Martinus Veltman, who shared 1999 Nobel Prize for elucidating the quantum structure of electroweak interactions, was asked why he looked less excited than the others about the news. “To me it is a bit of an anticlimax,” he said. “What can I say?” He seemed resigned to further work, saying that nothing else could probably be done until the Higgs results were confirmed. Working with the Standard Model theory calculations, he added, “I’ve tried to live without the Higgs,” although you “pay a rather heavy price in the model. But it could be done.”
Is the finding the end of an era or the beginning of a new one?
“Both,” said Gross. The results strengthen the standard model, but also raise new questions. “Now we have a chance of probing what I might call the Higgs sector, which is a new sector. It’s just the beginning. The LHC is a 20-year program. The LHC has recorded only about 2 percent of the events that will be recorded over the course of the experiment.”
“We are convinced the physics doesn’t stop there,” said Rubbia. “There are progressively more and more difficult questions.”
Do we see signs of physics beyond the standard model in the results?
“To some extent, yes,” said Gross, who said this already, in effect, happened in the December announcement, where the results excluded of enormous range of other possible energies and masses for the Higgs.
“As an experimentalist,” Rubbia remarked, “I prefer to let nature decide.”
John Ellis of CERN, appearing via video link, hoped for the eventual confirmation of supersymmetry, a theorized shadow world of elementary particles. “Today’s results leave very much open that supersymmetry could be discovered at the LHC,” He said. In supersymmetry, a total of five Higgs bosons may exist. “I mostly say the make or break for supersymmetry" will be when the LHC is at higher energies after the maintenance. “I’m still hanging tough, hoping for supersymmetry.”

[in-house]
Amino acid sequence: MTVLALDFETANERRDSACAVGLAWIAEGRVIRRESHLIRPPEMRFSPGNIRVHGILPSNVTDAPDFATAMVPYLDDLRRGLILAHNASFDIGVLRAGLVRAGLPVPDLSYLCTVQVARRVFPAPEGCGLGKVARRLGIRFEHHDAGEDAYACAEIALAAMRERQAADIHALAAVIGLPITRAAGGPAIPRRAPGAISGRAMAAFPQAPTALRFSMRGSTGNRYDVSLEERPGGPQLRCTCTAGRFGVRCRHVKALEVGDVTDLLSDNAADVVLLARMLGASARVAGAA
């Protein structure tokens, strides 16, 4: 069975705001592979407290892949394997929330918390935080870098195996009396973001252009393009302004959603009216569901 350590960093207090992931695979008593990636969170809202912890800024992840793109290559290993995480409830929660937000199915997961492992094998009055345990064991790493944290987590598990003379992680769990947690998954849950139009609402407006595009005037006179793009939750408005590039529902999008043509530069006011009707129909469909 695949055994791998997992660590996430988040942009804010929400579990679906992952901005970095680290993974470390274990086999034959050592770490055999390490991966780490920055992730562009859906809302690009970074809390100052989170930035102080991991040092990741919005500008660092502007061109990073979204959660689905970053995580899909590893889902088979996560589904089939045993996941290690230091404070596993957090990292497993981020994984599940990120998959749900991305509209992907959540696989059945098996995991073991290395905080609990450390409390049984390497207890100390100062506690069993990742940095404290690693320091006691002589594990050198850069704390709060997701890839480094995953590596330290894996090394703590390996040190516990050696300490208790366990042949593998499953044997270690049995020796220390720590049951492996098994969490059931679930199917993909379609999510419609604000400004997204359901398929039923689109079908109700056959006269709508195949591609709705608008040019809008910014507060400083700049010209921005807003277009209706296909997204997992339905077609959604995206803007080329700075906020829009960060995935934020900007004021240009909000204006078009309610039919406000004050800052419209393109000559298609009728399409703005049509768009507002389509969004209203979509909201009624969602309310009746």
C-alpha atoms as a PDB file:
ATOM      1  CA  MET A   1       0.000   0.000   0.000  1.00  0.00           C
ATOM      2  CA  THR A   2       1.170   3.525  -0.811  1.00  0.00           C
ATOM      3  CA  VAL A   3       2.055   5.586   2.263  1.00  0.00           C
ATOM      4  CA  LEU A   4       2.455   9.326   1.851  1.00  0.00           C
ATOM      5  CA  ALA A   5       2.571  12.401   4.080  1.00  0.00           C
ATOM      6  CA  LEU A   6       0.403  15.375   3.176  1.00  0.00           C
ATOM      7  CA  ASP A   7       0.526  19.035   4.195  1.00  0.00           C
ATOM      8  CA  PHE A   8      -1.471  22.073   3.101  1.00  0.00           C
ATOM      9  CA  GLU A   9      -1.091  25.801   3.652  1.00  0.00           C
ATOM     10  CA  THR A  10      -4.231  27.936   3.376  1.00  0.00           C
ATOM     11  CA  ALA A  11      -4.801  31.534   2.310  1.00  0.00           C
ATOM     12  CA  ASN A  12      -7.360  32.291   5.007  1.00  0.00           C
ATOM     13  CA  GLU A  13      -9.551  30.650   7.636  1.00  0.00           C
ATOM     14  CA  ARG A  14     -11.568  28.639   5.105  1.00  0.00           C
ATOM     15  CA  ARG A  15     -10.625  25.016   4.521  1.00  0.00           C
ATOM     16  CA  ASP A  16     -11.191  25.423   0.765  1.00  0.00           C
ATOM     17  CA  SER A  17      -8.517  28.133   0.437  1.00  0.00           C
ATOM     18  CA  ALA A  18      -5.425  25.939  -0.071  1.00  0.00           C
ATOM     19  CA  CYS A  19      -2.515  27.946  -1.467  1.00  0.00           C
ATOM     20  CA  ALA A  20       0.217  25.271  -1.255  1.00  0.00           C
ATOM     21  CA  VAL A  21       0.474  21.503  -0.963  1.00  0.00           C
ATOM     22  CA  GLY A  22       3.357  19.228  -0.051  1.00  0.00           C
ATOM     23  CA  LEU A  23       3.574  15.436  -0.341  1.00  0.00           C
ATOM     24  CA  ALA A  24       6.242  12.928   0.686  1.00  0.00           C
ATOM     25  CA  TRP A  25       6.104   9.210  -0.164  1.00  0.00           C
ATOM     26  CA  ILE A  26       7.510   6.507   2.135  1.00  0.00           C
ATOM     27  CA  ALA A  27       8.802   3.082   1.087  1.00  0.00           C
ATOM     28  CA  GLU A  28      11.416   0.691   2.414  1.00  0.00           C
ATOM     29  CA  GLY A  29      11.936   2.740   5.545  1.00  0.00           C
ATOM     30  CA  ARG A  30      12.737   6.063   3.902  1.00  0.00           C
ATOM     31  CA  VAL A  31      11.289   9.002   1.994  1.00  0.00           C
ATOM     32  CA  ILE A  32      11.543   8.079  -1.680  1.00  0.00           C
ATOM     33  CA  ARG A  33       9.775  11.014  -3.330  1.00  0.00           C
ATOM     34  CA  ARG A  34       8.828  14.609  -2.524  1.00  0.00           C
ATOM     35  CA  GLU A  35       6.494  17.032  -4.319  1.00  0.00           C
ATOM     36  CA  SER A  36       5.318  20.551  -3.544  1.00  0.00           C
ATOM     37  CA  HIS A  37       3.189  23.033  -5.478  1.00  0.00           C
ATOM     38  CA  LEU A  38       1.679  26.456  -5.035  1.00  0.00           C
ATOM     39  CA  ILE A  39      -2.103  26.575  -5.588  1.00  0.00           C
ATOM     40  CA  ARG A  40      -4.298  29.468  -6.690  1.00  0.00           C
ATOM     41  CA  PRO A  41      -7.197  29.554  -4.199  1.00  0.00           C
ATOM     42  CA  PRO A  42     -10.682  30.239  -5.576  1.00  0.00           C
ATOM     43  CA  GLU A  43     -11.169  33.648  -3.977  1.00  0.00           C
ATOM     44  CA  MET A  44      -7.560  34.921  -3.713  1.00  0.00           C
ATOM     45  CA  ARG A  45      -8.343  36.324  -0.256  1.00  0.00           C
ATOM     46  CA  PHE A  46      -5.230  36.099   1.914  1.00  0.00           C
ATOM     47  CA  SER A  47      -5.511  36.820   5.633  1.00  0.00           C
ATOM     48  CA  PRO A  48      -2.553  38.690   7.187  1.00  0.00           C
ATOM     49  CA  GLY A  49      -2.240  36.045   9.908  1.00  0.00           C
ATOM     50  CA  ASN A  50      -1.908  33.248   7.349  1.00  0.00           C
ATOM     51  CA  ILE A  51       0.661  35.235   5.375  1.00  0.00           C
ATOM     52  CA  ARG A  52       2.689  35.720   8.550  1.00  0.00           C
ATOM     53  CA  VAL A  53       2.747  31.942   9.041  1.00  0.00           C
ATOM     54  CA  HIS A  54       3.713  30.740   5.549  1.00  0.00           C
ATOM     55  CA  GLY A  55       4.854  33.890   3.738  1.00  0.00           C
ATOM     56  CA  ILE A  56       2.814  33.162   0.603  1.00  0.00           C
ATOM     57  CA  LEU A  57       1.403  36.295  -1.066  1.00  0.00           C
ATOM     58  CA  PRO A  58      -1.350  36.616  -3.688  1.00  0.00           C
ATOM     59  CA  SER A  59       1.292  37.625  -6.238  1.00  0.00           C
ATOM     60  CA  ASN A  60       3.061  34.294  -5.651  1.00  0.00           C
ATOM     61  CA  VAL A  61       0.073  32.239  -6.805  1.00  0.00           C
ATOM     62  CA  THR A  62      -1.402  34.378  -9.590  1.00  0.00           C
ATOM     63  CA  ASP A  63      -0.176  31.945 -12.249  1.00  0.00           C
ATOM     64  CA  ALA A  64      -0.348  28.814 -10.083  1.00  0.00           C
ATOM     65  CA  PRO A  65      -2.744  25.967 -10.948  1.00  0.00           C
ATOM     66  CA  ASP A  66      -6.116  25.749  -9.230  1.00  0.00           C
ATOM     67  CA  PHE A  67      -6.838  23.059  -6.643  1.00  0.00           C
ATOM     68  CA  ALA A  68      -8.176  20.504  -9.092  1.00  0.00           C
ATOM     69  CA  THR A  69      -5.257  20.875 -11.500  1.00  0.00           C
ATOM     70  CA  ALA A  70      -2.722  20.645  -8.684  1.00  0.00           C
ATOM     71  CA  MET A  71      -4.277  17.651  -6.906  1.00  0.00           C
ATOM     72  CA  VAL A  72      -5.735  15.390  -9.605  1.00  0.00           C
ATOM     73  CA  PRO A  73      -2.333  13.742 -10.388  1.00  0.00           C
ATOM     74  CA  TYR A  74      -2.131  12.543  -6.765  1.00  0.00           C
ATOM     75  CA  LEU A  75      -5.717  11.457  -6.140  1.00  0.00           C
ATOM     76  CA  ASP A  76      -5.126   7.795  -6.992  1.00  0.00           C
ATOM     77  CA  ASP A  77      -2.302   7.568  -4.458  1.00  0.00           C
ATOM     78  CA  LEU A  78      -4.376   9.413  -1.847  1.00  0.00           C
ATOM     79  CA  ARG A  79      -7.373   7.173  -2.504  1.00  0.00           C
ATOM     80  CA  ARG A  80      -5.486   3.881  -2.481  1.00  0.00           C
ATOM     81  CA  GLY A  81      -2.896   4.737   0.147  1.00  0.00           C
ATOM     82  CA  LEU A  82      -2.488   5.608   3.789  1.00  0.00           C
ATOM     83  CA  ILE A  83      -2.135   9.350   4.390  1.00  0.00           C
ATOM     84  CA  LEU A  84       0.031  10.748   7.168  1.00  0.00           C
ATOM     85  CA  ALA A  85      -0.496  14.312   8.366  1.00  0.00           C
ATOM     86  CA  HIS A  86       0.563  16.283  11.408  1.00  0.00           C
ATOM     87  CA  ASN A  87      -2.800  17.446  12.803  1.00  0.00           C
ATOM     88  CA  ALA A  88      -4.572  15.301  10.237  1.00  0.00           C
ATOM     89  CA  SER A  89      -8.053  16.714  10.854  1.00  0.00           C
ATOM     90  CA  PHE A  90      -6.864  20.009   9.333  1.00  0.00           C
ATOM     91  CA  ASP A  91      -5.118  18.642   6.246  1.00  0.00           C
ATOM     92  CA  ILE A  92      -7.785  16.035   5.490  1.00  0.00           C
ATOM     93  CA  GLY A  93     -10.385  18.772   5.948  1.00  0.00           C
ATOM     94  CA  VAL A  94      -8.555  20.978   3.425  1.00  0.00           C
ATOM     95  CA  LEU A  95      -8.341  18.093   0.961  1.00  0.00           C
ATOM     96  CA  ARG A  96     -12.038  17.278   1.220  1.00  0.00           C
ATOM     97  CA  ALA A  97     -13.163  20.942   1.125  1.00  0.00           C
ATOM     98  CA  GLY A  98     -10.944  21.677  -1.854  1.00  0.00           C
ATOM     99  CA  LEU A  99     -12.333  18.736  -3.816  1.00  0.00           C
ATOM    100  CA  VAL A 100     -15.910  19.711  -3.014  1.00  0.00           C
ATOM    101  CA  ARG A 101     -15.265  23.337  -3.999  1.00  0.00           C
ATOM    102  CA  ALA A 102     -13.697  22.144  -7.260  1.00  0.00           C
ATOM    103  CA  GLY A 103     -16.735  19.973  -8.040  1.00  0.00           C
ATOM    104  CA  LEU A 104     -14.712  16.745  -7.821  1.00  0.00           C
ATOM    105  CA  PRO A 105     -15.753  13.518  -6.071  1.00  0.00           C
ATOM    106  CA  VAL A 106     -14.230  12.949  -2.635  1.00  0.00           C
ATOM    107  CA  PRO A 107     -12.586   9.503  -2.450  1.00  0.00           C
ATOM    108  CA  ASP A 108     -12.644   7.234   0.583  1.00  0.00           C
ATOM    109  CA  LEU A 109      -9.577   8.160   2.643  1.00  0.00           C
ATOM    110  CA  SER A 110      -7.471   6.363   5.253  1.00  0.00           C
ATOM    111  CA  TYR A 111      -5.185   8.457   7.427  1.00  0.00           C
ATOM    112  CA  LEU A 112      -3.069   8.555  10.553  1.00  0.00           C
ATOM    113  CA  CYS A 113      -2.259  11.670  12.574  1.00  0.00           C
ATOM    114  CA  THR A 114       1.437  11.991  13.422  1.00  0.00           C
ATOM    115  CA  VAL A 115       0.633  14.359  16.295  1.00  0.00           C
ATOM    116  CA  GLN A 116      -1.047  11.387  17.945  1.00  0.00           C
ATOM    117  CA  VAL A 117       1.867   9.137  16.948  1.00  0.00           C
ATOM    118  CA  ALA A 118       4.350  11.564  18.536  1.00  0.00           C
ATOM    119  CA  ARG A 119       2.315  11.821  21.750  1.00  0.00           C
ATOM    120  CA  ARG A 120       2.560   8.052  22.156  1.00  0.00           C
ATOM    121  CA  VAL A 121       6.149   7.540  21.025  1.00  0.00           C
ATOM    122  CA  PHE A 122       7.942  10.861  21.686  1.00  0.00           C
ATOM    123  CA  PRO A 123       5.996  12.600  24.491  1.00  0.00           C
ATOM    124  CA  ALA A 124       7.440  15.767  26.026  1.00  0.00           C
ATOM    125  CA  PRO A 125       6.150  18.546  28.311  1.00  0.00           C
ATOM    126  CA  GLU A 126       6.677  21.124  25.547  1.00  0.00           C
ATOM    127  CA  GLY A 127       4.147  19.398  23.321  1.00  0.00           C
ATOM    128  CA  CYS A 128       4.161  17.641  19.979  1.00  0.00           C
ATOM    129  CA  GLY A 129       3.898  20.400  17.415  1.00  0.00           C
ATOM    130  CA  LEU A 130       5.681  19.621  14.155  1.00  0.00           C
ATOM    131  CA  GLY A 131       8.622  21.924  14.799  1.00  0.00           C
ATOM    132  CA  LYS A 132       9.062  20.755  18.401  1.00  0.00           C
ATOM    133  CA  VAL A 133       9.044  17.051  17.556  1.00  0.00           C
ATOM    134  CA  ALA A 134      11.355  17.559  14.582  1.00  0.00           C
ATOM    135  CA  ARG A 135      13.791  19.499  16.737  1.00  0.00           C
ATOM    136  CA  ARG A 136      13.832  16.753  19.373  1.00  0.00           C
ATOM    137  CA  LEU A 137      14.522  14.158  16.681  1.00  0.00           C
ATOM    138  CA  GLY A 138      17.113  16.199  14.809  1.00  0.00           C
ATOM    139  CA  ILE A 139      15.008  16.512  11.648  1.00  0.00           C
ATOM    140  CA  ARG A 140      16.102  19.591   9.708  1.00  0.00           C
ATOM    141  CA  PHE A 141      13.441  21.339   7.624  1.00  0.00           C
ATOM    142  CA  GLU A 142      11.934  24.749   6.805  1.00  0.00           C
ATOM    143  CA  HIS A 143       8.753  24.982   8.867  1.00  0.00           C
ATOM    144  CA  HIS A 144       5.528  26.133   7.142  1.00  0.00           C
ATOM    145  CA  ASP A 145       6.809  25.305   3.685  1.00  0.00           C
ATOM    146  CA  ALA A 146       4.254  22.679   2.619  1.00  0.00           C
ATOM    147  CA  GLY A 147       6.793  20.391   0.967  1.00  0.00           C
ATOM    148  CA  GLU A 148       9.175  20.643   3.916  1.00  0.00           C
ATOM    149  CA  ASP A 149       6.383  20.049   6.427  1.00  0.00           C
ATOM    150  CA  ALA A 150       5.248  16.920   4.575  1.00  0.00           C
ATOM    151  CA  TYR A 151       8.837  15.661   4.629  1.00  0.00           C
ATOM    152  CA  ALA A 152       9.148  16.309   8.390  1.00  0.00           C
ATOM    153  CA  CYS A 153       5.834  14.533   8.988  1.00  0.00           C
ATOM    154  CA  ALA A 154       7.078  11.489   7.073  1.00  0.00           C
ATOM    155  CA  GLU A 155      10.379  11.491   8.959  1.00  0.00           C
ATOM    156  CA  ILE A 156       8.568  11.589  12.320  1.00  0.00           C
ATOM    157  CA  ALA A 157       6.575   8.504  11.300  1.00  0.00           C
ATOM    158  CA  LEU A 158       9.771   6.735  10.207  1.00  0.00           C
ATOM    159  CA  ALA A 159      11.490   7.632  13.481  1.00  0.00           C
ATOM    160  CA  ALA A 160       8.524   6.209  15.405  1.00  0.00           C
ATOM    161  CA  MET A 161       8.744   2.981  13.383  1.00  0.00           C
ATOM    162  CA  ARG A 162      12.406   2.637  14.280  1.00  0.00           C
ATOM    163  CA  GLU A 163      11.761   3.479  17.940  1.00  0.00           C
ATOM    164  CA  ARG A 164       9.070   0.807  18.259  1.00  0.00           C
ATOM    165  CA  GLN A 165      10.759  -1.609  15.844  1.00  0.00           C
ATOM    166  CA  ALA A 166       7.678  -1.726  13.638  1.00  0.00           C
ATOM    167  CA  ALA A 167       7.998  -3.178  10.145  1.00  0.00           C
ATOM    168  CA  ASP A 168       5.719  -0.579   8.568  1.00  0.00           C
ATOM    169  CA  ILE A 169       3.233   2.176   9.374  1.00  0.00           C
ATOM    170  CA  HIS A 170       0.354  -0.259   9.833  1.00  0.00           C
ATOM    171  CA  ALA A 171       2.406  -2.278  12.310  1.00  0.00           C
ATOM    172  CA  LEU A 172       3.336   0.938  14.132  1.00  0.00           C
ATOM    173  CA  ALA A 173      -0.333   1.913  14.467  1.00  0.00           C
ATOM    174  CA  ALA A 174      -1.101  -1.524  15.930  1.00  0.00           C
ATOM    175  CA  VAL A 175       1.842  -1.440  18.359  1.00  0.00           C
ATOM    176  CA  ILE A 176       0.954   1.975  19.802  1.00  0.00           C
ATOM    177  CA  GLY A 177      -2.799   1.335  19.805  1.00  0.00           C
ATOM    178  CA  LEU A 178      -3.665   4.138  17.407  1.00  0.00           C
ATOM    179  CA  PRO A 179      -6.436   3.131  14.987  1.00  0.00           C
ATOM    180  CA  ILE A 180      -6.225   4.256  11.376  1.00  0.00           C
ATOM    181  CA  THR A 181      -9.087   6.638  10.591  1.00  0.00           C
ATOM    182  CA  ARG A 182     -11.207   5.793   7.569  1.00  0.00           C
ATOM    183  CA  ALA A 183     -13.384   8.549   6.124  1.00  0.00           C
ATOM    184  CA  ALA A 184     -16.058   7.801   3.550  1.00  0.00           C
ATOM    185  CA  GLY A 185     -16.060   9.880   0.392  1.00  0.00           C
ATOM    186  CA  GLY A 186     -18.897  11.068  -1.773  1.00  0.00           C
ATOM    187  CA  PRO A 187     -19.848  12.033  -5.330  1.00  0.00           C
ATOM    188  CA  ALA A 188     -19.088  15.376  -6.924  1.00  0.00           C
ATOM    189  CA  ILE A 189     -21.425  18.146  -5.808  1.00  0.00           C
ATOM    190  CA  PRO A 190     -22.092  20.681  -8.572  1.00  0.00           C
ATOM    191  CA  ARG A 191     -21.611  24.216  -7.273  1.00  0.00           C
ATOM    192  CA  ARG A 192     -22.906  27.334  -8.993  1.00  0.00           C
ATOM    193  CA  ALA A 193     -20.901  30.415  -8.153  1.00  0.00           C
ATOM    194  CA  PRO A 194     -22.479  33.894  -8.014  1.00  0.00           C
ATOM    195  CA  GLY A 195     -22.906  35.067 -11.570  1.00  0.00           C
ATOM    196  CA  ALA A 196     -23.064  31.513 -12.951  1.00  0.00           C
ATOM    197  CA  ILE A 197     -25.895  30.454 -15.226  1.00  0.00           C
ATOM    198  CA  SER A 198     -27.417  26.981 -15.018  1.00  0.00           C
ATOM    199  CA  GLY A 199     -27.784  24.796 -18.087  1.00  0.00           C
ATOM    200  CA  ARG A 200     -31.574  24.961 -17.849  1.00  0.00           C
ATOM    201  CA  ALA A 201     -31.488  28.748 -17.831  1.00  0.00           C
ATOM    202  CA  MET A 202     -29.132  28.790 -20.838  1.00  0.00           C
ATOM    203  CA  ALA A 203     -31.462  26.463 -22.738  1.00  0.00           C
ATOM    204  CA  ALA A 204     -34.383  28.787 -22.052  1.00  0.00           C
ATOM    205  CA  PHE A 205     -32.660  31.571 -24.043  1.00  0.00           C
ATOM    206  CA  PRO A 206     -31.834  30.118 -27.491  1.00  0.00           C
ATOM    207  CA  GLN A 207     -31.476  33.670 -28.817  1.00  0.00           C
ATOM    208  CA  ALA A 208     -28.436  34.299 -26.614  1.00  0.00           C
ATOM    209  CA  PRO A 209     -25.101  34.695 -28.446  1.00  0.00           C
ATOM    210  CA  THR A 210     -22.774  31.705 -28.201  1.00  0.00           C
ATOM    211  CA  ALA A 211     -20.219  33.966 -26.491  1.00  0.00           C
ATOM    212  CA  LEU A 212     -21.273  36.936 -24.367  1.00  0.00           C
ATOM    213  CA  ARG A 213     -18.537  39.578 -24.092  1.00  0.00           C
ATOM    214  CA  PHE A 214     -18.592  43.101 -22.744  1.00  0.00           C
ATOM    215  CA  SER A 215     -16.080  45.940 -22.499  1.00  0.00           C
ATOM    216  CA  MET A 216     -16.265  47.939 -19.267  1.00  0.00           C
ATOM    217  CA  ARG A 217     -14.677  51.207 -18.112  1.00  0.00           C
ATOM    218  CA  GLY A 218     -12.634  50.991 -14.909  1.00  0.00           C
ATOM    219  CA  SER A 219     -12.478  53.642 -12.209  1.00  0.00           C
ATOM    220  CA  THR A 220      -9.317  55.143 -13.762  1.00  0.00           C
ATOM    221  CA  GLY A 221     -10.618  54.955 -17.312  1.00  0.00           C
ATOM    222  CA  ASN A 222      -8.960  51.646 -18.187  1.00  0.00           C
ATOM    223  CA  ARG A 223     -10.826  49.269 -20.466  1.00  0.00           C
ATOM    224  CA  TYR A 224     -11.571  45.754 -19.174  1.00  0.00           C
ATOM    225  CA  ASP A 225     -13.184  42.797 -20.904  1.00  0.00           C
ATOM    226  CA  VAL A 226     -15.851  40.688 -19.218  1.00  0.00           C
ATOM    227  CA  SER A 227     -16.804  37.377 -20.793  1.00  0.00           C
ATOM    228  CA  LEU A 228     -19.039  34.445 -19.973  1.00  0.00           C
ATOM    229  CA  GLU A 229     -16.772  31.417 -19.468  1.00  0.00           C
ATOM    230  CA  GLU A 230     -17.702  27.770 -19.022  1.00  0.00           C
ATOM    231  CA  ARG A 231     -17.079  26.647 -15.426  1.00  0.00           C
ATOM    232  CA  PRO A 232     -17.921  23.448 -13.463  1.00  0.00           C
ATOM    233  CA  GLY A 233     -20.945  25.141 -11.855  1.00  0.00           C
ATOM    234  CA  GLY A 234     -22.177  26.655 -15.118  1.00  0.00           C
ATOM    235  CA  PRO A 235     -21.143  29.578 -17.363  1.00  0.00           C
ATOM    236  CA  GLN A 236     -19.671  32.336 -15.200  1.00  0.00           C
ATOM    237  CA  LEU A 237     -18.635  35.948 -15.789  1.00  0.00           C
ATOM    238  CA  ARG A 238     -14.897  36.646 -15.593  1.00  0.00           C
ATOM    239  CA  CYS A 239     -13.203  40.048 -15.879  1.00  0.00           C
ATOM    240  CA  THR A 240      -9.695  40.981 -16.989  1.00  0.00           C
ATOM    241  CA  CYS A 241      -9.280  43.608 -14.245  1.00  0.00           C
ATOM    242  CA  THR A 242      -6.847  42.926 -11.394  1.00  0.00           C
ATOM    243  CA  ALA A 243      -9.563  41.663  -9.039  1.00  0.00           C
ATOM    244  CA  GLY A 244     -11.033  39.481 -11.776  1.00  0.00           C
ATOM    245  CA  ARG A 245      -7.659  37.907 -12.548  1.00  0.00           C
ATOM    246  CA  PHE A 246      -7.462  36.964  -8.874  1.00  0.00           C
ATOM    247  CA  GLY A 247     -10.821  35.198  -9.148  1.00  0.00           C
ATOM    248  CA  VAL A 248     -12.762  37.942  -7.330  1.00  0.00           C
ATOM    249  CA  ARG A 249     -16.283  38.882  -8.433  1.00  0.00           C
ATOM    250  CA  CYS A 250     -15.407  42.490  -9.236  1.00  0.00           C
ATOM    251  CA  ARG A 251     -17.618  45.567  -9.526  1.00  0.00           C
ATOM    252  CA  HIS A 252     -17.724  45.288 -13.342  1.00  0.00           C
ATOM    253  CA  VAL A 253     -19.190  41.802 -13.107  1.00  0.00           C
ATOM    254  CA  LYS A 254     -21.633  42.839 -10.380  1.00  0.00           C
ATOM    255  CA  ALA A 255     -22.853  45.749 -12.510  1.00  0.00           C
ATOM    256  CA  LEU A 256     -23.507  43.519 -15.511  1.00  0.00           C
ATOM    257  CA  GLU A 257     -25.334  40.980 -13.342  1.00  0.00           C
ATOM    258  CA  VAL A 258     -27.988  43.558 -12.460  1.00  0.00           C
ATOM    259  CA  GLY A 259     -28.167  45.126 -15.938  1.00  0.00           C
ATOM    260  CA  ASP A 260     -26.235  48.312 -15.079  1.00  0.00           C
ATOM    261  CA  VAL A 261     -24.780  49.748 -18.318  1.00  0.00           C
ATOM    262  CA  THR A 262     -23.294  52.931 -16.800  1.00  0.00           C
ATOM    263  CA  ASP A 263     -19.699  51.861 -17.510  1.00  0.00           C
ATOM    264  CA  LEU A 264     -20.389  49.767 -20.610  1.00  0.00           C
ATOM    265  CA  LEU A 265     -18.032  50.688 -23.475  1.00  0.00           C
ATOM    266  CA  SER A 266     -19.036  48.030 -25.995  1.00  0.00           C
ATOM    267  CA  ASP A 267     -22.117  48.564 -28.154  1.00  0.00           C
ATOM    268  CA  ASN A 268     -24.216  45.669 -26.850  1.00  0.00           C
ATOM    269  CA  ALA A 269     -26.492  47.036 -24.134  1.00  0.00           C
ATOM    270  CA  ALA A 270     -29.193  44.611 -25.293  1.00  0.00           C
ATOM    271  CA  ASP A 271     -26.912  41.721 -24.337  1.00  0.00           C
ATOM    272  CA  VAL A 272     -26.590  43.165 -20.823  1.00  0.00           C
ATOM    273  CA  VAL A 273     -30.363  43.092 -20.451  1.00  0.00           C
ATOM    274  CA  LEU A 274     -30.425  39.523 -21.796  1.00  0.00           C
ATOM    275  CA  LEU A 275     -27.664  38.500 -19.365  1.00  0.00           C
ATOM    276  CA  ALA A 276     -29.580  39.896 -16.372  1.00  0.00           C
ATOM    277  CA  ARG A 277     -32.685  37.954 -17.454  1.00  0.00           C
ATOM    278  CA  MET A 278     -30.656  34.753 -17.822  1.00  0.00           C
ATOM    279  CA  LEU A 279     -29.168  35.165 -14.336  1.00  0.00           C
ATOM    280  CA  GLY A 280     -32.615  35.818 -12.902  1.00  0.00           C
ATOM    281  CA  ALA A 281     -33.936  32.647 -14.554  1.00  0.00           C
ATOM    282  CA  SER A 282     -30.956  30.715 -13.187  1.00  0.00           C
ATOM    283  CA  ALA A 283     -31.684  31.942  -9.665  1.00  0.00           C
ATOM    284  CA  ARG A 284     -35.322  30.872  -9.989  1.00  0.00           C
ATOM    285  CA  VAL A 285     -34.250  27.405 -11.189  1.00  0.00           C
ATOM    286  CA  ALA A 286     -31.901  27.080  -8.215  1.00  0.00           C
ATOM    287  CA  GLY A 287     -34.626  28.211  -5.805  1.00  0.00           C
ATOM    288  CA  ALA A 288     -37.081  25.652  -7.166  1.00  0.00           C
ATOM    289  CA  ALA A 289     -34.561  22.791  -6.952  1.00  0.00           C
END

Do the results apply to cosmology?
Yes, said Smoot: “Ever since I was a small boy, like your age, we started to believe the big bang was the correct model. I thought particle physics would be relevant to cosmology and it’s one of the need to explain [such puzzles as] inflation, baryon asymmetry, dark matter, accelerating universe.” The standard model helps them do the necessary calculations. “The particle physics has a really direct implication for what goes on in cosmology. You can’t divorce them. I’ve always thought the fields were going to merge.”
What should scientists do next, after the LHC?
Gross said a linear collider of electrons and positrons would make it easier to test the properties of the particle, “but that is not likely for 10 to 20 years. Maybe this result gives motivation for building one.” Regardless, “experimentalists, as they have proved today, are extremely clever,” teasing out small signals with the instruments they have.
“After the LHC, the discovery of something—of course I hope it’s not THE Higgs boson—certainly puts a Higgs factory on the agenda” to find more such particles for analysis, said Ellis. “But one should not fix the agenda until one has seen a couple of years of high LHC values. Something that would be a Higgs factory but could also do other things would be of interest to me,” he said.
Will we see a Nobel Prize for this finding?
“We already have it!” said Gross, sparking appreciative chuckles. Rubbia noted that some Nobels have been granted quickly, but in other cases it has taken as long as 40 years. “This is one of those milestones in physics that deserves the highest consideration” by Nobel committee, he added.
Ultimately, advised Gross: “Forget about the Nobel Prizes. The excitement today is not about prizes but about the discovery and our increasing understanding of the real world.”
What do you think of people calling the Higgs the “God particle”?
“That’s a very bad term,” said Gross. “It has nothing to do with that.” Rubbia added: the physicist Leon Lederman, who coined that expression in a somewhat longer and more colorful version, has “a unique sense of humor” and we should use that term with “the same kind of sense of humor.”
Some 4,000 people work on these experiments. Is it worth all the time and expense?
“Absolutely!” declared Gross. “Look at your interest.”
Rubbia added: “What this shows also is how well very large communities of people can work together.”